Under the cover of COVID19, Morocco’s monarchy takes back control

Coronavirus pandemic
  • Citizens are seeing a rollback of democratic reforms that had been slowly introduced over the past decade.

In the conflict-ridden region, Morocco has been a rare oasis of peace. The turbulent events of the Arab Spring left the monarchy unscathed thanks to some token reforms on equality and accountability. But more robust changes came in 2016 in response to persistent systematic problems of corruption, joblessness and underdevelopment. The death of a fishmonger in Rif led to eight months of protests after which major economic and political reforms were announced. These are now in danger of being lost.

While the COVID19 infections in the country are small, the economic fallout from the pandemic is expected to be widespread. The Gross Domestic Product will likely shrink by 5.2%, what with tourism accounting for a significant portion of its revenue, the prospect of the worst drought in a generation threatens agriculture and two million jobs are predicted will be lost. Under these conditions, the Moroccon deep state is taking back the power that it had relinquished.

Read More: COVID19 is fading away the flickering magic of Arab spring in Morocco

The Makhzen, a nebulous group of influential people connected to the king, is tightening its grip on the country. This has led to an authoritarian crackdown on violators of the lockdown that have also targetted dissenters. More than 80,000 people have been arrested including 30 activists. Journalists have been arrested, except those who are favourably covering the King’s efforts to alleviate the suffering wrought by the pandemic while undermining the democratically elected government. The public’s fear of the pandemic and the inadequate healthcare system is driving them right back into the arms of the monarchy, which has set aside a $3.3 billion fund to help stave off the effects of COVID-19. The Makhzen is increasingly sidelining the parliament and taking direct control of affairs.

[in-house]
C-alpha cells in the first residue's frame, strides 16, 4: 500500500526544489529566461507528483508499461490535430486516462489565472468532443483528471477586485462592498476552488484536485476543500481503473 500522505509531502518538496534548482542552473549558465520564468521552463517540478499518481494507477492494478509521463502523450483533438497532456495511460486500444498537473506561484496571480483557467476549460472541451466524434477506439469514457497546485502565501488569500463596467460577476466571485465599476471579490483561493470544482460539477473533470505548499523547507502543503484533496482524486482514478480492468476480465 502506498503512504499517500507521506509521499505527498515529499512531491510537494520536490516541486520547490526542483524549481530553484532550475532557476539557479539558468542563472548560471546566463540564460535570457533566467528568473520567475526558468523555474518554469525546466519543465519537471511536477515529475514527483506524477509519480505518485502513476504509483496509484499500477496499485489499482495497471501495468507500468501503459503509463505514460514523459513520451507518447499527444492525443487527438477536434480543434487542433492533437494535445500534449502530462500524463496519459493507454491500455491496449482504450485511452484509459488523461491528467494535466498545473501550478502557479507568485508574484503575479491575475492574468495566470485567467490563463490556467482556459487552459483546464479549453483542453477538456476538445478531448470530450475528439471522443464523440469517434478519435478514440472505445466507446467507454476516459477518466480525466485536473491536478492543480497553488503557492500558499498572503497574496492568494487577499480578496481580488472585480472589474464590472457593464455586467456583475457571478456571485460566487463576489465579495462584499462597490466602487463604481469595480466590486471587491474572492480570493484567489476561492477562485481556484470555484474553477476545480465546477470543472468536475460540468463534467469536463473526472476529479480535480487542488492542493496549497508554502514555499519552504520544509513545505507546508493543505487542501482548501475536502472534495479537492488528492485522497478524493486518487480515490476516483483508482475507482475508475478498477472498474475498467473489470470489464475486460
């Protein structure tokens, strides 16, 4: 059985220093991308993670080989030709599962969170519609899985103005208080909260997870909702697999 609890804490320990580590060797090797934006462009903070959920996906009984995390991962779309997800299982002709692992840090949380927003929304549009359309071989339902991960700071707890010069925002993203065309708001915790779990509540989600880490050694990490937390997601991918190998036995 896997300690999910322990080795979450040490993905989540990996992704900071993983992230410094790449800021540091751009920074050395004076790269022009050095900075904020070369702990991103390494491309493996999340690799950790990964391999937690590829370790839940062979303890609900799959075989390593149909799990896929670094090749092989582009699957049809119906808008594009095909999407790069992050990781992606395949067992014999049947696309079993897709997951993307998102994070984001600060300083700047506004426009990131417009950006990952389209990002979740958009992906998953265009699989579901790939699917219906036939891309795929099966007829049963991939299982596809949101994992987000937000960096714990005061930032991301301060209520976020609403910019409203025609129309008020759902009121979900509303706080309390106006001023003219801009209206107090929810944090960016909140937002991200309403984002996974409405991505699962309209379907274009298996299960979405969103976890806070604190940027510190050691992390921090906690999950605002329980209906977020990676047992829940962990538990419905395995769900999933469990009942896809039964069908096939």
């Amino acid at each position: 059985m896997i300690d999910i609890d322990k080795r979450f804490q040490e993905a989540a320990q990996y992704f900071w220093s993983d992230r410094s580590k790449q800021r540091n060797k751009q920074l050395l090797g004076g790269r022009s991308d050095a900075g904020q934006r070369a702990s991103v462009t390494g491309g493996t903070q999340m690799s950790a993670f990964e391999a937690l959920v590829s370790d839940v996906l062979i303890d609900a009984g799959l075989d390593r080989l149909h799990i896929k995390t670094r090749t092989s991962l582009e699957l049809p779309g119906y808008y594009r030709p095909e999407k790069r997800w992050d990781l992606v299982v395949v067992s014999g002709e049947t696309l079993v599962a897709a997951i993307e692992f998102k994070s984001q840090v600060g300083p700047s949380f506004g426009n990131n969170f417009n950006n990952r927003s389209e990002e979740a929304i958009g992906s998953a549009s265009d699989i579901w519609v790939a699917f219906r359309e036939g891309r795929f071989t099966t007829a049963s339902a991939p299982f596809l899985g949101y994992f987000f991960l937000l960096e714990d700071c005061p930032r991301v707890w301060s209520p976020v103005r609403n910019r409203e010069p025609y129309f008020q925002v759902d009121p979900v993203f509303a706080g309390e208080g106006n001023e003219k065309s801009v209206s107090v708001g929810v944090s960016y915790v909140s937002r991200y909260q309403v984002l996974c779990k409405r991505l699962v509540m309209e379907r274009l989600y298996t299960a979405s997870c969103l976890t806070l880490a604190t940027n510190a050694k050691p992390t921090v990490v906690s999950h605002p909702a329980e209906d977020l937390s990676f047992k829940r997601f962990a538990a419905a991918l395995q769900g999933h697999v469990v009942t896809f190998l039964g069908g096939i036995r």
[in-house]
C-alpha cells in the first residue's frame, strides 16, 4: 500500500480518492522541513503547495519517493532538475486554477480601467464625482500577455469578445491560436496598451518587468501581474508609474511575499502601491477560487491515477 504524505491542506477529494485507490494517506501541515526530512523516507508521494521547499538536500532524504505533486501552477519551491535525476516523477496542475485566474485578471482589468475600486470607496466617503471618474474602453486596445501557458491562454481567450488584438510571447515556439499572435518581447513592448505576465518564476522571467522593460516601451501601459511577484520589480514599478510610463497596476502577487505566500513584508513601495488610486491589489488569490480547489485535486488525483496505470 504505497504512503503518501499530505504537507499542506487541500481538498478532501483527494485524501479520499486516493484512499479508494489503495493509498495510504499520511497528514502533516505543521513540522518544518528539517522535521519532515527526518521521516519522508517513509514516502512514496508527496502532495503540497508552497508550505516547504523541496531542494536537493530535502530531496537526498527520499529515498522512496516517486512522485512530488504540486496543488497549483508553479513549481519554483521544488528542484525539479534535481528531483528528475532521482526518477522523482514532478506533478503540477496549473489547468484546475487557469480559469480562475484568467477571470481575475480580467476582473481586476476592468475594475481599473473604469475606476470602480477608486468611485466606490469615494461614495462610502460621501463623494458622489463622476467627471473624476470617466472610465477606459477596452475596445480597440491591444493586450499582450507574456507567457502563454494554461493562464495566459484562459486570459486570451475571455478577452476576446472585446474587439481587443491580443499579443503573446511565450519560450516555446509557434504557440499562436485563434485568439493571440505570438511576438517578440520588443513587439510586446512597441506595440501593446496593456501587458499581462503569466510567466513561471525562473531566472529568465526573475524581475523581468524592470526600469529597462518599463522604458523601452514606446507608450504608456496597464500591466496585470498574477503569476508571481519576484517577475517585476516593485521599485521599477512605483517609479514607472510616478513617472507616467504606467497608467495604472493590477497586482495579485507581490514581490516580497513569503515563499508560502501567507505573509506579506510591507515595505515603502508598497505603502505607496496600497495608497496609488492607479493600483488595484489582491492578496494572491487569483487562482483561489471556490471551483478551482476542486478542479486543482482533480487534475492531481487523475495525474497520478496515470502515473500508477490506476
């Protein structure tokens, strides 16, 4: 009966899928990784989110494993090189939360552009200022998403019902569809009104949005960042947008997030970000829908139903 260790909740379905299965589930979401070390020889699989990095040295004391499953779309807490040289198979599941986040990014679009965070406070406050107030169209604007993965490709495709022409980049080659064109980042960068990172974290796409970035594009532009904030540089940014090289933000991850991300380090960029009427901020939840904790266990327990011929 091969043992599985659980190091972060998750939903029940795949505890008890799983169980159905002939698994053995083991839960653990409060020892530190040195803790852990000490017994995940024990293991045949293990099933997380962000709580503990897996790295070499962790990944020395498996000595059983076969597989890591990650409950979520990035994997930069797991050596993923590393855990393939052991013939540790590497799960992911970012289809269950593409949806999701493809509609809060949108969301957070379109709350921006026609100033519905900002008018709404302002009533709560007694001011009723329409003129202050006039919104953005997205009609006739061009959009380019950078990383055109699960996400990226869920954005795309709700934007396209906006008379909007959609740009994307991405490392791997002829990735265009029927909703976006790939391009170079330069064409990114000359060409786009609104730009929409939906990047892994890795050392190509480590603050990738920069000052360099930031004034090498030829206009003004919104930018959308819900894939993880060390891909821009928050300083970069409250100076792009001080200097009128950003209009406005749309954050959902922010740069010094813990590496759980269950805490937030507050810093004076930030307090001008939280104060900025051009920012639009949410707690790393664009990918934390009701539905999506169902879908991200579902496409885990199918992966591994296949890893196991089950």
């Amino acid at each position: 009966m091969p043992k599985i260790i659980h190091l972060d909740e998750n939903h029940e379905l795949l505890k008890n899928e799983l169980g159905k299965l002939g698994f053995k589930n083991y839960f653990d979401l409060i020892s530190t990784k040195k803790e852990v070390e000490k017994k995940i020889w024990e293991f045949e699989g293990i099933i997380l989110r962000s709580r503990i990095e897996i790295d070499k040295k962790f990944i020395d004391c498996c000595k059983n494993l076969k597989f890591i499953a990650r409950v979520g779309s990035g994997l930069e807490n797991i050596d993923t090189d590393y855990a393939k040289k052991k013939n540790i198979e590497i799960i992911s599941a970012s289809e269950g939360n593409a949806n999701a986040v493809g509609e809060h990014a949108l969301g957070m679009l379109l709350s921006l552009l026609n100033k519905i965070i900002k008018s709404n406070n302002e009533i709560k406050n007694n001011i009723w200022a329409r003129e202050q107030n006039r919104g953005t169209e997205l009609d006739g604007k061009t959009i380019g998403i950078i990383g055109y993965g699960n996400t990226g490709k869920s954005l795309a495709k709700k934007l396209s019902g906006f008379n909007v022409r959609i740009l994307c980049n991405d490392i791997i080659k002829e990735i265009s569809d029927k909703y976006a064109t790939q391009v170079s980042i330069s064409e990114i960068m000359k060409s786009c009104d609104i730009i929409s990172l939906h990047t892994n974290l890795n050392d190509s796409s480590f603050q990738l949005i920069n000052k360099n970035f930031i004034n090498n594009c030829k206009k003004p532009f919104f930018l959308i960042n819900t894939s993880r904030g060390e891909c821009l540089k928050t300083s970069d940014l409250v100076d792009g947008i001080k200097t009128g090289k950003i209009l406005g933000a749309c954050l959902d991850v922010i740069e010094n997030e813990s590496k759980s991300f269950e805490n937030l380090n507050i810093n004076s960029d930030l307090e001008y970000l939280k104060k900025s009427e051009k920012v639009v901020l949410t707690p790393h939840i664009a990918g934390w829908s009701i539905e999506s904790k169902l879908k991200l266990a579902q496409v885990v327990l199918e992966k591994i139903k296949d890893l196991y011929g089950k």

The ruling party and its coalition parties have called this an attempt to tamper with the democratic process ahead of the elections next year. Observers have said that the rollback even the symbolic reforms that the country has seen over the past decade had been going on since before the pandemic but it is a lot less subtle now. This has also brought the country under the radar of the United Nations Commission on Human Rights which issued a rebuke recently.

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